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Maine courts will return slowly to normal operations over the next three months, but it will be September before activities fully return, provided there isn’t another outbreak of the coronavirus.
Proceedings for evictions, foreclosures, small-claims cases and traffic violations won’t resume until at least August.
Jury trials will be postponed until at least September.
Federal courts in Bangor and Portland have not yet announced when in-person proceedings will resume.
The five-phase reopening plan for Maine courts was released Thursday after two online meetings last week with input from lawyers, prosecutors, victim advocates and others who regularly access the courts.
Maine courts are open during the COVID-19 outbreak but have cut back hours and dramatically reduced the cases handled as part of the statewide effort to curb the spread of the coronavirus. Hearings have been conducted remotely to limit the number of people in courthouses.
Beginning next week, courthouses across the state may open from 8 a.m. to 4 p.m., but all proceedings will still be conducted remotely. People entering courthouses will be required to wear masks and answer a series of questions about their health and possible exposure to the coronavirus.
Only 10 people will be allowed in each courtroom, including judicial employees and the public. The number of people on each floor will be limited to 50 through August.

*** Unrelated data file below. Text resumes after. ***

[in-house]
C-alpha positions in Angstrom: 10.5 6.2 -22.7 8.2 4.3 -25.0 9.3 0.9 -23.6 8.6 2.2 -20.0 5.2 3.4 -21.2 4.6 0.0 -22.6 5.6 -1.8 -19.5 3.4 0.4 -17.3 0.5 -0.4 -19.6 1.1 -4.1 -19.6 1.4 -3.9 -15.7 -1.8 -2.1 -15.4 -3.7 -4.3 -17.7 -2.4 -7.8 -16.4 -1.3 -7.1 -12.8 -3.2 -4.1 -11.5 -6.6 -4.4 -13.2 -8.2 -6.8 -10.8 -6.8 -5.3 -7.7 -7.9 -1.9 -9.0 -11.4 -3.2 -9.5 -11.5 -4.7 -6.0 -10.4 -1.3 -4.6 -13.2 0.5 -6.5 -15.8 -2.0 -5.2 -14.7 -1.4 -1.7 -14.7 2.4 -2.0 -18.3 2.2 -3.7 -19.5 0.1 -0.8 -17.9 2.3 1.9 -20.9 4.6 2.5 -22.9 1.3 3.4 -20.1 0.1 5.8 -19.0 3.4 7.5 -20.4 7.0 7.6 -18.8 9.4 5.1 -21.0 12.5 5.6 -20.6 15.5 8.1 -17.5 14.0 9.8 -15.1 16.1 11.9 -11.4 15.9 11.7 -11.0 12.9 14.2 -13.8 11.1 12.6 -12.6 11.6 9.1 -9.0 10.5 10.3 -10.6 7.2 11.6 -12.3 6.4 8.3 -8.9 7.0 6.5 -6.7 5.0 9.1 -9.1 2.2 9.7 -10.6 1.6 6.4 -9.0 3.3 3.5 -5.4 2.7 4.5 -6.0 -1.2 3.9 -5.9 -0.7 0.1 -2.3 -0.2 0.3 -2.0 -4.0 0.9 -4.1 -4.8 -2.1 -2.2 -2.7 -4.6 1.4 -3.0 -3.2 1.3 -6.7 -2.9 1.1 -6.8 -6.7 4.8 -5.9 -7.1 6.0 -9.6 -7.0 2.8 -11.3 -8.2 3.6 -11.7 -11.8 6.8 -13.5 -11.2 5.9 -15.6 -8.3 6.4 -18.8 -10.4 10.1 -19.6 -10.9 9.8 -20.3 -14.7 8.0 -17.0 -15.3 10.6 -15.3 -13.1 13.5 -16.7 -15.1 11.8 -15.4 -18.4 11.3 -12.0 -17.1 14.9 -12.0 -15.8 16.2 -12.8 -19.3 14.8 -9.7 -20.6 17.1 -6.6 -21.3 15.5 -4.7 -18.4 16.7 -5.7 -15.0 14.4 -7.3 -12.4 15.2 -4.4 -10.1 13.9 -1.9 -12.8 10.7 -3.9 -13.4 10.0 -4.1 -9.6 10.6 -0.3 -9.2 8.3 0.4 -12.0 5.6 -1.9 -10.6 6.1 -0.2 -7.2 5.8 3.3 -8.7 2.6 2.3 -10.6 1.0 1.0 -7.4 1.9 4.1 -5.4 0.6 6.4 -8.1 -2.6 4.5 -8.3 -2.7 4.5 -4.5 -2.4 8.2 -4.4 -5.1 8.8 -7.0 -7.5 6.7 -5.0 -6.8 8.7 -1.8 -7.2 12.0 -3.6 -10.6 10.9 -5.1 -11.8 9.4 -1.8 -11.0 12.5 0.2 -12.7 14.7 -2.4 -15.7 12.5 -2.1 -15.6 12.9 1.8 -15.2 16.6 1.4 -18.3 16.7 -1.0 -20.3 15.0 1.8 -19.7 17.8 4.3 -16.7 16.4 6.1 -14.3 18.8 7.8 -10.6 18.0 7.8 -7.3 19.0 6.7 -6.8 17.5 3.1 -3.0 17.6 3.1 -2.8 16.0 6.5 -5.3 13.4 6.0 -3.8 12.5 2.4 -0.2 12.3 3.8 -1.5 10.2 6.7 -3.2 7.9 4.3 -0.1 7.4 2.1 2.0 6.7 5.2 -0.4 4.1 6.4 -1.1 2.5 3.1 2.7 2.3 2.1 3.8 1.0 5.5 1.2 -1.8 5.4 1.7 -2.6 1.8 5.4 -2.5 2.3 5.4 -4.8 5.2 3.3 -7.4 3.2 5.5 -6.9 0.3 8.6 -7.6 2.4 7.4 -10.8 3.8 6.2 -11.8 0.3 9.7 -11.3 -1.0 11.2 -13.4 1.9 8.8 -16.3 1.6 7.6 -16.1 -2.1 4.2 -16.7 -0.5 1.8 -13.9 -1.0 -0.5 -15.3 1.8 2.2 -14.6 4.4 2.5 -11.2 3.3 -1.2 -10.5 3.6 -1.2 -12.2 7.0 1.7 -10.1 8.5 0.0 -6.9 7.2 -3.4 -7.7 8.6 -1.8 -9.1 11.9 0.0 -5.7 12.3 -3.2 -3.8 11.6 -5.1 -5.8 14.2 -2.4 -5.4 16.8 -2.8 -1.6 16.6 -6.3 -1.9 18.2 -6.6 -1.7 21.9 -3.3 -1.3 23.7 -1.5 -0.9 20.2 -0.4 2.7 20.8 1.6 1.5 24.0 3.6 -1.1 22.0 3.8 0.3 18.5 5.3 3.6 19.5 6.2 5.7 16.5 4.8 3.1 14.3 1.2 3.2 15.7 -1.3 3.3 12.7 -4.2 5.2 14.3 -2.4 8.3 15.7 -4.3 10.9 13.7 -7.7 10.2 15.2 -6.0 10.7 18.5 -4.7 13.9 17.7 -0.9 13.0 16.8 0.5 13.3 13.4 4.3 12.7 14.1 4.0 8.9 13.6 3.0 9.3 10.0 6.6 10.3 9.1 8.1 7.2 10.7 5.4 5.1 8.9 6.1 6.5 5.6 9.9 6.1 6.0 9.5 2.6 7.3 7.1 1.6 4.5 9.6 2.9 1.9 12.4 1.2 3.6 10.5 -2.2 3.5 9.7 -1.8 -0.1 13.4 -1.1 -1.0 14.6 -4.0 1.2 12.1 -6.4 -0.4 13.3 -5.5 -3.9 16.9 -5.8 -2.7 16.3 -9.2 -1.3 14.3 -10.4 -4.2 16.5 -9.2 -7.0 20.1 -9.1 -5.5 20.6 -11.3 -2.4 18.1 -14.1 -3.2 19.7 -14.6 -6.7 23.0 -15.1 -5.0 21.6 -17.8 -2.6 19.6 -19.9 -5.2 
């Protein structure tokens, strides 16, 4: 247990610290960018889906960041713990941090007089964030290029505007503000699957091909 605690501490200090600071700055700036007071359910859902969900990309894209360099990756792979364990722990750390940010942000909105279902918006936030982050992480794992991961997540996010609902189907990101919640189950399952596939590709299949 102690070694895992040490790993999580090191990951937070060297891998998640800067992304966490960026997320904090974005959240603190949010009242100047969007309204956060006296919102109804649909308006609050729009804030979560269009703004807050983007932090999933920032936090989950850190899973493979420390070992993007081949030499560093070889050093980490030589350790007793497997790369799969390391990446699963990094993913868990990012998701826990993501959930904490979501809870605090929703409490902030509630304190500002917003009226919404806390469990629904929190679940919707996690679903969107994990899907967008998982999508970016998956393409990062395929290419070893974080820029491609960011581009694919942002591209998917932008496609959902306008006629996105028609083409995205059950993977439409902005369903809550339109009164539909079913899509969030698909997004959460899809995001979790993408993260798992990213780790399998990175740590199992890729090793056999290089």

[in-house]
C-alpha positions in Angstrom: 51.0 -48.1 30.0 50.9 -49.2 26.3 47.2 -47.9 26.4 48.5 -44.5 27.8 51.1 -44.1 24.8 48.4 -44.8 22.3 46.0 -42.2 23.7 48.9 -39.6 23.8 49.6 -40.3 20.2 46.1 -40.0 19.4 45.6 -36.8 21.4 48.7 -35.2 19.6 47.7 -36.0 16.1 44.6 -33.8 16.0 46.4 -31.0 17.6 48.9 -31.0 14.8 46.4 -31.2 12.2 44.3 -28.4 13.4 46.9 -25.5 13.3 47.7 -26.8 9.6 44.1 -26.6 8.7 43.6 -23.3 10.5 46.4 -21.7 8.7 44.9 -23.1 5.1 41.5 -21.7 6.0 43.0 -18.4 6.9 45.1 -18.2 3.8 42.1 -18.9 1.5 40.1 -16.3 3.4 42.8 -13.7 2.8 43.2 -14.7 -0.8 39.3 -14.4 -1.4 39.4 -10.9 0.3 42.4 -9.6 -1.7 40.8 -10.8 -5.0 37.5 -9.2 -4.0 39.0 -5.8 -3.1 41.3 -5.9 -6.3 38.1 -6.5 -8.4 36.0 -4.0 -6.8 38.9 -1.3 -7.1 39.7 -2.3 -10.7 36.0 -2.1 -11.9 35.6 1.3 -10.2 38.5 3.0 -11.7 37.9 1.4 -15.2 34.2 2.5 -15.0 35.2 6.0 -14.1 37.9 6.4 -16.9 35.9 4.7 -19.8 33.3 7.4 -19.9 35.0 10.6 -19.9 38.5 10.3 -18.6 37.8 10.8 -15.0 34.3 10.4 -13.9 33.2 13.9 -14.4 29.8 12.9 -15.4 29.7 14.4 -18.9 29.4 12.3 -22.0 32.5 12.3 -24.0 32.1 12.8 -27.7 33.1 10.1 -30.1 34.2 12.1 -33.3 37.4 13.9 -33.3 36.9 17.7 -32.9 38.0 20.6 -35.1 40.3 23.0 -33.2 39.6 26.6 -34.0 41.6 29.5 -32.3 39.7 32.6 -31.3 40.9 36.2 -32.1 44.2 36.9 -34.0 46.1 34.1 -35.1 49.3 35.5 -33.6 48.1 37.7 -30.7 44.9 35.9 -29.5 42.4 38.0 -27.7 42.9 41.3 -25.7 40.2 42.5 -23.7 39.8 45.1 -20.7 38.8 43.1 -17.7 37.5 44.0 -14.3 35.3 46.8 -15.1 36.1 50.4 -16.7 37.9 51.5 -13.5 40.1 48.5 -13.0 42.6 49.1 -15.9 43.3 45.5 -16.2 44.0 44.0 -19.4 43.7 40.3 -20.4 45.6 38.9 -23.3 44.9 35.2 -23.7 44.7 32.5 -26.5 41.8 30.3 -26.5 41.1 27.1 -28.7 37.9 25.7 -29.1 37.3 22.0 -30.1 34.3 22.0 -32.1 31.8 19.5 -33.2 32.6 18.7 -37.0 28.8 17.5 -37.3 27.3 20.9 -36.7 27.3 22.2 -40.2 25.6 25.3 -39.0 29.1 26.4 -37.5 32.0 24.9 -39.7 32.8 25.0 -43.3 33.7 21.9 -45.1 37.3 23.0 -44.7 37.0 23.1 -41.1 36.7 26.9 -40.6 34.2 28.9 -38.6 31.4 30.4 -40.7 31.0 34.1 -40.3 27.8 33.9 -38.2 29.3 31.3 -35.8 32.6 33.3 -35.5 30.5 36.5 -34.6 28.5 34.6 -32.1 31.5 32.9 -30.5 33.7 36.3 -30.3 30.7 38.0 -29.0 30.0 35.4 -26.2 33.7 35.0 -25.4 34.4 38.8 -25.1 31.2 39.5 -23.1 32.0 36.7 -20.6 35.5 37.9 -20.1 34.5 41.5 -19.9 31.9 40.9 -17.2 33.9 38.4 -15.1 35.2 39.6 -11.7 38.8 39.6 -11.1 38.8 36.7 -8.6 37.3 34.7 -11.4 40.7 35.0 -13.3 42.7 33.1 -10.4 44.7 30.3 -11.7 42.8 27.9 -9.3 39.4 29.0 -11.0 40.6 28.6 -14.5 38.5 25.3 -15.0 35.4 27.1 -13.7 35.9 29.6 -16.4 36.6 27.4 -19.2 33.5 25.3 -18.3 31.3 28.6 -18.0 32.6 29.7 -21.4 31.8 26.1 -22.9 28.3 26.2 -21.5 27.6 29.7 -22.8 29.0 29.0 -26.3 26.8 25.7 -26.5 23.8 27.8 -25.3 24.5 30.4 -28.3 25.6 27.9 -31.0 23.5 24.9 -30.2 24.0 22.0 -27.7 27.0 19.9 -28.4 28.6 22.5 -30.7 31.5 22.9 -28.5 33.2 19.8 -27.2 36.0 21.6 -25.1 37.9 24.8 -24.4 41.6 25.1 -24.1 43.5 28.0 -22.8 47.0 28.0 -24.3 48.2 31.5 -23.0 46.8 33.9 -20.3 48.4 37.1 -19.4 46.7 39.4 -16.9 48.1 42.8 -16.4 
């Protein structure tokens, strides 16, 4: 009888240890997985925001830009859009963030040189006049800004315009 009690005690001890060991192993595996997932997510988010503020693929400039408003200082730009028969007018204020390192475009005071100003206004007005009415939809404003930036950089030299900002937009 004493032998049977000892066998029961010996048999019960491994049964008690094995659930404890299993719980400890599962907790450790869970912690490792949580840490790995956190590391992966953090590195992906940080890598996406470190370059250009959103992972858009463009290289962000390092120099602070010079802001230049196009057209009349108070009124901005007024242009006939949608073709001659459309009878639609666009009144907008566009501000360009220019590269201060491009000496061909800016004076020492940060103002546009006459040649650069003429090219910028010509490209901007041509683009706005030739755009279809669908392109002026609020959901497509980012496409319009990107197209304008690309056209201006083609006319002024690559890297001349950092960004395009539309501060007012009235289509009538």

During Phase 2, from June 15 to July 2, some in-person matters may be scheduled.
As Phase 3 kicks in, grand juries will be allowed to convene in person for the first time since mid-March. Every person charged with a felony must be indicted by a grand jury unless a defendant waives that right.
Extra sessions in larger counties may be needed to catch up with several months of pending charges.
In-person proceedings may resume in August during Phase 4. Proceedings in eviction, foreclosure and small claims cases will resume as will traffic courts.
After Labor Day, jury trials will resume along with in-person arguments before the Maine Supreme Judicial Court, which have been held remotely since April. The limits of the number of people who may be in courtrooms and on each floor of a courthouse will be adjusted, according to the plan.
“The gradual reopening of Maine’s state courts reflects a balancing of the need to protect public health and safety with the need to provide a forum for the peaceful resolution of conflicts and disputes,” Acting Supreme Judicial Court Chief Justice Andrew Mead said. “This plan represents and reflects our commitment to those overarching principles.”
Watch: Testing at Maine correctional centers